I pulled a few of my Western Bluebird pics from the archives to illustrate the following excerpt. This month’s Smithsonian Magazine has a short piece entitled Why So Blue? by Helen Fields, which explores the natural magic behind bluebird blue:
[Ornithologist Richard Prum] discovered that as a blue feather grows, something amazing happens. Inside each cell, stringy keratin molecules separate from water, like oil from vinegar. When the cell dies, the water dries away and is replaced by air, leaving a structure of keratin protein interspersed with air pockets, like a sponge or a box of spaghetti. When white light strikes a blue feather, the keratin pattern causes red and yellow wavelengths to cancel each other out, while blue wavelengths of light reinforce and amplify one another and reflect back to the beholder’s eye. The result: blue, an example of what scientists call a structural color (as opposed to a pigmented color) because it’s generated by light interacting with a feather’s 3-D arrangement. And different shapes and sizes of these air pockets and keratin make different shades of blue.
Why So Blue? by Helen Fields
The article goes on to speculate why the color blue is so prevalent in bird plumage, and how that blue might be perceived — aesthetically or otherwise — by other birds.
I haven’t seen any bluebirds since I moved to Washington, so, these shots were all taken in Northern California before our relocation to the Northwest. In the first image below, I wasn’t expecting the stage entrance of the flying bluebird, and had my shutter speed adjusted for the perching bird. Lesson almost learned: I came close to making the same mistake during my last such incident with perched pigeons. (I can’t shoot at too high an ISO with my camera, and my 70-300mm lens needs a lot of light, so I’m always trying to keep the ‘film speed’ as low as possible, and lowering shutter speed if I think I can get away with it.)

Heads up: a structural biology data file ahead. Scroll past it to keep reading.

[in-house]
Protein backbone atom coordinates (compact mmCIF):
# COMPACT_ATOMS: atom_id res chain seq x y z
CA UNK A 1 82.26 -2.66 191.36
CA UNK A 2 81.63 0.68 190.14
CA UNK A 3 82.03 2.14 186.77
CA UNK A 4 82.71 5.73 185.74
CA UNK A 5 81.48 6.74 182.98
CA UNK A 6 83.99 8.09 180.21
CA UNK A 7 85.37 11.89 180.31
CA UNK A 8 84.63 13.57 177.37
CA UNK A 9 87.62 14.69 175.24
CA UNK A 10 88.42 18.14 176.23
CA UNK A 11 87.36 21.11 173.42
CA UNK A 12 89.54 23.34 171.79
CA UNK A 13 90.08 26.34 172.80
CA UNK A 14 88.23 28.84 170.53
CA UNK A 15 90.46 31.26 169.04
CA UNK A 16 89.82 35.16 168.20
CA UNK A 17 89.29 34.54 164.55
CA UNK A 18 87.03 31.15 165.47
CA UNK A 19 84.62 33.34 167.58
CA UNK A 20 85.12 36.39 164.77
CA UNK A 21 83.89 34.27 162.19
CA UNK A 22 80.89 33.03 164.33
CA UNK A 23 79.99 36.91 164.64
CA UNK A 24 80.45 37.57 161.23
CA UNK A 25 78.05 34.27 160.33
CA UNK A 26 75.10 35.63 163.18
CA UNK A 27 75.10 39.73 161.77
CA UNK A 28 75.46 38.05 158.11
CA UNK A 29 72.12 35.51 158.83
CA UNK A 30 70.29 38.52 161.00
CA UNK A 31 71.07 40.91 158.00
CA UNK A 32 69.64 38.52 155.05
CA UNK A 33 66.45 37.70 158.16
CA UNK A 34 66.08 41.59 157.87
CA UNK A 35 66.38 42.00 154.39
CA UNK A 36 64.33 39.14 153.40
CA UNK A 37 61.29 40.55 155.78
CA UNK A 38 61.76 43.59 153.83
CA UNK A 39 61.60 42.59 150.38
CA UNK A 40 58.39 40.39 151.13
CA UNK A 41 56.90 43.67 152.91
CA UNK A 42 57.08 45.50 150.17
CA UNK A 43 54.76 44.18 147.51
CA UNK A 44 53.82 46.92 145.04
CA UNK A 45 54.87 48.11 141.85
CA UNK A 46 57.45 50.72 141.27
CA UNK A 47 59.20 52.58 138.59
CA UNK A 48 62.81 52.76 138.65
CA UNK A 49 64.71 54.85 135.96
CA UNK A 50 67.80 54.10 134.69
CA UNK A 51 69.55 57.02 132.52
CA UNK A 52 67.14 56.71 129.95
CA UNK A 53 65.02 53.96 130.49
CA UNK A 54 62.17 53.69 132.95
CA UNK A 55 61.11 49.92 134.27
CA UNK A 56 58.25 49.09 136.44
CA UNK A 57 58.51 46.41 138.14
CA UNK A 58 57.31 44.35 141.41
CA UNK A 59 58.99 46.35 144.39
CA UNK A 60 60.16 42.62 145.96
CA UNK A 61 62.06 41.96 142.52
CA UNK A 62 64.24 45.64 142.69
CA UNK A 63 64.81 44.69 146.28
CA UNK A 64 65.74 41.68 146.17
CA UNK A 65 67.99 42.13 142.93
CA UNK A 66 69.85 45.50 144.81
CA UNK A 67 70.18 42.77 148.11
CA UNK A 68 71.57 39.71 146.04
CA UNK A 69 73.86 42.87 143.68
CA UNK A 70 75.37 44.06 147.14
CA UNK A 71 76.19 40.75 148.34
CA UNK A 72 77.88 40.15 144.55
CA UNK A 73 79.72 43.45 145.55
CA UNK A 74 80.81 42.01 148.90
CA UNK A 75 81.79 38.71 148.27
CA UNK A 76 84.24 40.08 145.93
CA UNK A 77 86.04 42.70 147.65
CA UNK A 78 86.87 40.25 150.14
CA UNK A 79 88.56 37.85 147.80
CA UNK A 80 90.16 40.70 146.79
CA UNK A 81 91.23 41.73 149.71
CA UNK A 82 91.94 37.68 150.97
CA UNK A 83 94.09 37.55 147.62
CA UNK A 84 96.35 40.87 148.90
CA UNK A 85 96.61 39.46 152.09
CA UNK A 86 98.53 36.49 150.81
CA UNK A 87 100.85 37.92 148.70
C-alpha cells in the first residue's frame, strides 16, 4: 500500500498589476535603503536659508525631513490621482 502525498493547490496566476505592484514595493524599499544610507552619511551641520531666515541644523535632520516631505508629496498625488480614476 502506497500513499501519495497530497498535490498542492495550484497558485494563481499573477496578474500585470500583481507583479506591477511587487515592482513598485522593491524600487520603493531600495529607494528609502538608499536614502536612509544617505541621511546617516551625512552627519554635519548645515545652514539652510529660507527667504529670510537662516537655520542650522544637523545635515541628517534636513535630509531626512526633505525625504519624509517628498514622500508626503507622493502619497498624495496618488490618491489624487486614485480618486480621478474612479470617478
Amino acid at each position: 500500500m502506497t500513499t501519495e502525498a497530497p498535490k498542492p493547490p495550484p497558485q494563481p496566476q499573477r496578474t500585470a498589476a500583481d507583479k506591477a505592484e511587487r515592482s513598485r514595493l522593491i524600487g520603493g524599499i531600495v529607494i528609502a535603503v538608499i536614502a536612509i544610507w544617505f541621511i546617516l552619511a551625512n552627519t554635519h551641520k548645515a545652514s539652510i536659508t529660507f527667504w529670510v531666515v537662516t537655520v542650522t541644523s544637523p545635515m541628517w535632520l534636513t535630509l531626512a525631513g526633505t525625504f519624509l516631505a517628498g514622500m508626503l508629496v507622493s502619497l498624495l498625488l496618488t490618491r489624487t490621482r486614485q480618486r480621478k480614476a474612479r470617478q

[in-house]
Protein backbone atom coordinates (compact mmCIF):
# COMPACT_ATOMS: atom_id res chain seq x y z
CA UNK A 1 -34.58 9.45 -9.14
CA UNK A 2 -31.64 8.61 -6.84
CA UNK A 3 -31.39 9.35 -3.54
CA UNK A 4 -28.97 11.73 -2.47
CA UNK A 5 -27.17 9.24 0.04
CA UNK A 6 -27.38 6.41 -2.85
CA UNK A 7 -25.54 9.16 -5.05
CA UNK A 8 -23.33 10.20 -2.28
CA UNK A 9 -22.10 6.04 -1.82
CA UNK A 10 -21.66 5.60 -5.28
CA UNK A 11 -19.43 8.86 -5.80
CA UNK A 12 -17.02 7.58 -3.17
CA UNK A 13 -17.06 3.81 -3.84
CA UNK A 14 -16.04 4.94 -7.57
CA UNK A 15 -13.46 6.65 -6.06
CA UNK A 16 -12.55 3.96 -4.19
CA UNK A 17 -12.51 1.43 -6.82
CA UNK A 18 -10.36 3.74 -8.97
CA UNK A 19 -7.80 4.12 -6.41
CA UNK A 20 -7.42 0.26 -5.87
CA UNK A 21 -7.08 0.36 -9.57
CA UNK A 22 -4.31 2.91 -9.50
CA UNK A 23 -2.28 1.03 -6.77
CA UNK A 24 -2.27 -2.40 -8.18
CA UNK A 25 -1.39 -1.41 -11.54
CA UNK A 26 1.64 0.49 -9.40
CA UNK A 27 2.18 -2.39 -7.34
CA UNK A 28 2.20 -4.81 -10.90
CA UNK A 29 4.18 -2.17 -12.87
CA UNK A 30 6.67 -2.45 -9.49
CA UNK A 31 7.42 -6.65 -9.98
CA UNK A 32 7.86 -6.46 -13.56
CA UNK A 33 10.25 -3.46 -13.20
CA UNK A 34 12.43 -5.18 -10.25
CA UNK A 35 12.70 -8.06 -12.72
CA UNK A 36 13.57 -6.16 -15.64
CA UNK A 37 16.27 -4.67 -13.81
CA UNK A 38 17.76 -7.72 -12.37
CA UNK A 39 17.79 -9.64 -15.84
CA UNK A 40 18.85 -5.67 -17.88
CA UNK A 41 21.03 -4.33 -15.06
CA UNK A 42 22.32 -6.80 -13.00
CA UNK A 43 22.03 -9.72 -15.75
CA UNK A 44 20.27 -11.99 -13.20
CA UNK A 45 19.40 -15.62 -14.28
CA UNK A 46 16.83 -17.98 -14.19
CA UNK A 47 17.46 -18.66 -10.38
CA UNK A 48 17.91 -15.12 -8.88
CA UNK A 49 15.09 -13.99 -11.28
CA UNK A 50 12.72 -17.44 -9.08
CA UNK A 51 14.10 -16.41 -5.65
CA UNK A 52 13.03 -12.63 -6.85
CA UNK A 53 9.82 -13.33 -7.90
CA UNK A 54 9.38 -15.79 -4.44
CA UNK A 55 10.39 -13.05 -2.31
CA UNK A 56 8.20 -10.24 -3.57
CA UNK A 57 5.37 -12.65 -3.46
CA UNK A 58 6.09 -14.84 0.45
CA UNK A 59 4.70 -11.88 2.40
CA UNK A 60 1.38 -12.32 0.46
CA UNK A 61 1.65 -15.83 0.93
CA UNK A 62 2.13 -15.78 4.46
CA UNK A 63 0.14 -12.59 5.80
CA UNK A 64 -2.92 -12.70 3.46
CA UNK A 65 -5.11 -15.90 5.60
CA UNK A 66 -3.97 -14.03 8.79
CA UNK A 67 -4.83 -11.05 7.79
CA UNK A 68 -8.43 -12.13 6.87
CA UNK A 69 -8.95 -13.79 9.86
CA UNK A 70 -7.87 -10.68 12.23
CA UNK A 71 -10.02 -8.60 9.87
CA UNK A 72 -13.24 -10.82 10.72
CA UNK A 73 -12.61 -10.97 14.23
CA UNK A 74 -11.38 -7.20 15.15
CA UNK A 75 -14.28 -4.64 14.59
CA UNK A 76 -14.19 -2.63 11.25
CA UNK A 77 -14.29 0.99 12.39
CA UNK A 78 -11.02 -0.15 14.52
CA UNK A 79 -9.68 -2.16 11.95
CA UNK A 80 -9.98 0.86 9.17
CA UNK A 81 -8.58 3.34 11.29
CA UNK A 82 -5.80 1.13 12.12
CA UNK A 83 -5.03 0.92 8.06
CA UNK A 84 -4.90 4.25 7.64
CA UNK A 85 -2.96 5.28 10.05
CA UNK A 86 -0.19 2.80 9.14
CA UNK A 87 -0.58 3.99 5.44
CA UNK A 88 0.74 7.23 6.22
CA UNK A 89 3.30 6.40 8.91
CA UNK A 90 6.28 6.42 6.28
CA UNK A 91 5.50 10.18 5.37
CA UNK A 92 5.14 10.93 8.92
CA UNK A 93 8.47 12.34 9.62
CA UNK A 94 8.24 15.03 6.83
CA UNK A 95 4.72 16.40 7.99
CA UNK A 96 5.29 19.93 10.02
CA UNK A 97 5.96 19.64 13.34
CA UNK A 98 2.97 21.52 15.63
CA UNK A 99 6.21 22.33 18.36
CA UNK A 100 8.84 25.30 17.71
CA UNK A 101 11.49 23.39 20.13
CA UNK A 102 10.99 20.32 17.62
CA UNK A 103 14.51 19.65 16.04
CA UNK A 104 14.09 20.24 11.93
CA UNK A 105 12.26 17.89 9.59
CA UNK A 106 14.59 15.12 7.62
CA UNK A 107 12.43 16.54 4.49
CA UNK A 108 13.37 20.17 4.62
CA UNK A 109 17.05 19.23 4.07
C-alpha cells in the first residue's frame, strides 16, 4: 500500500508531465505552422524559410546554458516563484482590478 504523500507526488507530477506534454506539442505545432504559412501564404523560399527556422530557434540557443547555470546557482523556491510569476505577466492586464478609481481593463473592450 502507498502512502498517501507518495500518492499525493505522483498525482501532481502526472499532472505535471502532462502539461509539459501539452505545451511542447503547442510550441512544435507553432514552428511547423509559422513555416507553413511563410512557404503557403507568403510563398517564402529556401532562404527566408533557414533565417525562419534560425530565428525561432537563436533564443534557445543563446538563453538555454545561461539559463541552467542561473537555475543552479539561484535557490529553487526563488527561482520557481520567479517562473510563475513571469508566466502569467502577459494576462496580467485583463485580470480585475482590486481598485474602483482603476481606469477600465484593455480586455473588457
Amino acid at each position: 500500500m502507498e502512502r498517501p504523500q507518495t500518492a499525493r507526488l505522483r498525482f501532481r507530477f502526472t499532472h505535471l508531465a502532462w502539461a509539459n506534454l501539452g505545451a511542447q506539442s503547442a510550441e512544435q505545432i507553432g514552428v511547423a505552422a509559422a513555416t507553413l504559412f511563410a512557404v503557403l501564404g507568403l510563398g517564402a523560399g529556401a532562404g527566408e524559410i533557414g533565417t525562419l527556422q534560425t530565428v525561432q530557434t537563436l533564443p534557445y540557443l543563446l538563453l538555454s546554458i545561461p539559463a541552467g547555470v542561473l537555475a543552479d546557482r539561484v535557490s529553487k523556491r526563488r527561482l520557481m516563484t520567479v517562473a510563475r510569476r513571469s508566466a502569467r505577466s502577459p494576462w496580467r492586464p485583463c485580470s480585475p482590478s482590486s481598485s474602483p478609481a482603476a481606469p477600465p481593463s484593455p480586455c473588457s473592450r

A very interesting post Ingrid! Love the image of the bird on the seedheads and pose with the open bill.
Thanks, Mia. Hugh and I were on a hike, totally alone in the park, and came upon a field of cut thistle. The parks in the area are trying to control invasive thistle growth. Among the fallen stalks were at least ten juvenile bluebirds sorting through the detritus. Every once in a while, a bird would flutter up to the top of the remaining thistles and call out. We sat for a long time watching them.
Stunning stunning birds! There’s nothing else quite like that totally natural and totally electric blue. I love how different angles and lighting can make it appear anywhere between dull gray to neon blue.
Me, too. And I love watching iridescence on birds like pigeons and ducks … transitioning from greens to purples to blues in one turn.
Interesting about the reason for the blue in the Bluebird Ingrid. I imagine this is true of the electric blue of the Mountain Bluebird as well? I love the way you covered all the aspects of my favorite cavity nesting bird (I monitor several Bluebird Trails in Northern California) beginning with the female, the pair, the juvenile that always brings a smile to my face with that spotted breast, and the electric blue male. It sounds like you need to put up some nest boxes if you haven’t seen any Bluebirds up there 😉
I imagine so, Larry. And thanks for the comments about “coverage.” I feel lucky that I’ve seen them in various stage of growth and plumage, but I’d obviously like to see them more often — including Mountain Bluebirds. I need to look into the bluebird situation up here. We’re in an apartment while we’re living in Seattle, so no personal habitat to speak of. But, there must be some bluebird hotspots, maybe as we head east toward the mountains. Your note has inspired me to research this further.